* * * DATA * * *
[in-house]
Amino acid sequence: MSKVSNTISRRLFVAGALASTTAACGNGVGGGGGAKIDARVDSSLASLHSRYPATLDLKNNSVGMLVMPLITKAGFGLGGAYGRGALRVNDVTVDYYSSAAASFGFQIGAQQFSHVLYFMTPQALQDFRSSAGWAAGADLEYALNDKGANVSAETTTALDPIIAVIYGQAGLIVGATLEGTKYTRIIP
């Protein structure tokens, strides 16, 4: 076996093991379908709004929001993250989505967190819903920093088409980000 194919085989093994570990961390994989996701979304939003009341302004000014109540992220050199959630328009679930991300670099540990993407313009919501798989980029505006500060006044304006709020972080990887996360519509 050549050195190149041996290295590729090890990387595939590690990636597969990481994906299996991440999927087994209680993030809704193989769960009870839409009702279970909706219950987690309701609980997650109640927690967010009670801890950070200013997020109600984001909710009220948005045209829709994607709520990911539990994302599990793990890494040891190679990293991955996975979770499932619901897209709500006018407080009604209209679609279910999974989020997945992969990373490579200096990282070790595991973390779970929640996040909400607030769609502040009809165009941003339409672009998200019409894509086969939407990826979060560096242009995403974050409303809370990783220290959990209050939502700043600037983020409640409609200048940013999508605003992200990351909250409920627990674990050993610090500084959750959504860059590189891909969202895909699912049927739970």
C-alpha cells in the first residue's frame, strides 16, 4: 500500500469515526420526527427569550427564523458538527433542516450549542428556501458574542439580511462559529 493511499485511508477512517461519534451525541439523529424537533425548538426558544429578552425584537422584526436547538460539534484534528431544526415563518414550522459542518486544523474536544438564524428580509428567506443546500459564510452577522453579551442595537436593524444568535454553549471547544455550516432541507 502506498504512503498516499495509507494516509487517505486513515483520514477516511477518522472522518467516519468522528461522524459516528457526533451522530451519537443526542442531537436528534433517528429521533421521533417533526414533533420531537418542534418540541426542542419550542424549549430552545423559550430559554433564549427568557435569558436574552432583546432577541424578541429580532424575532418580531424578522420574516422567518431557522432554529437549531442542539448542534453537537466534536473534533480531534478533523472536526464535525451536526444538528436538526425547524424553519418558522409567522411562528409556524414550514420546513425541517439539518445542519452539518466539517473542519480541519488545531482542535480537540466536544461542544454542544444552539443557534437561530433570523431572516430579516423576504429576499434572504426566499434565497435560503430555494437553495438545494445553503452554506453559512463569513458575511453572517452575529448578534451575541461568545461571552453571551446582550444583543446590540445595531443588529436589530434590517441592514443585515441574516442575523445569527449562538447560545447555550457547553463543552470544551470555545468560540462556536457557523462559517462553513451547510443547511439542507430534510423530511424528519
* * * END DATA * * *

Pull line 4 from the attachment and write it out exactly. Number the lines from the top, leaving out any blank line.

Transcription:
C-alpha cells in the first residue's frame, strides 16, 4: 500500500469515526420526527427569550427564523458538527433542516450549542428556501458574542439580511462559529 493511499485511508477512517461519534451525541439523529424537533425548538426558544429578552425584537422584526436547538460539534484534528431544526415563518414550522459542518486544523474536544438564524428580509428567506443546500459564510452577522453579551442595537436593524444568535454553549471547544455550516432541507 502506498504512503498516499495509507494516509487517505486513515483520514477516511477518522472522518467516519468522528461522524459516528457526533451522530451519537443526542442531537436528534433517528429521533421521533417533526414533533420531537418542534418540541426542542419550542424549549430552545423559550430559554433564549427568557435569558436574552432583546432577541424578541429580532424575532418580531424578522420574516422567518431557522432554529437549531442542539448542534453537537466534536473534533480531534478533523472536526464535525451536526444538528436538526425547524424553519418558522409567522411562528409556524414550514420546513425541517439539518445542519452539518466539517473542519480541519488545531482542535480537540466536544461542544454542544444552539443557534437561530433570523431572516430579516423576504429576499434572504426566499434565497435560503430555494437553495438545494445553503452554506453559512463569513458575511453572517452575529448578534451575541461568545461571552453571551446582550444583543446590540445595531443588529436589530434590517441592514443585515441574516442575523445569527449562538447560545447555550457547553463543552470544551470555545468560540462556536457557523462559517462553513451547510443547511439542507430534510423530511424528519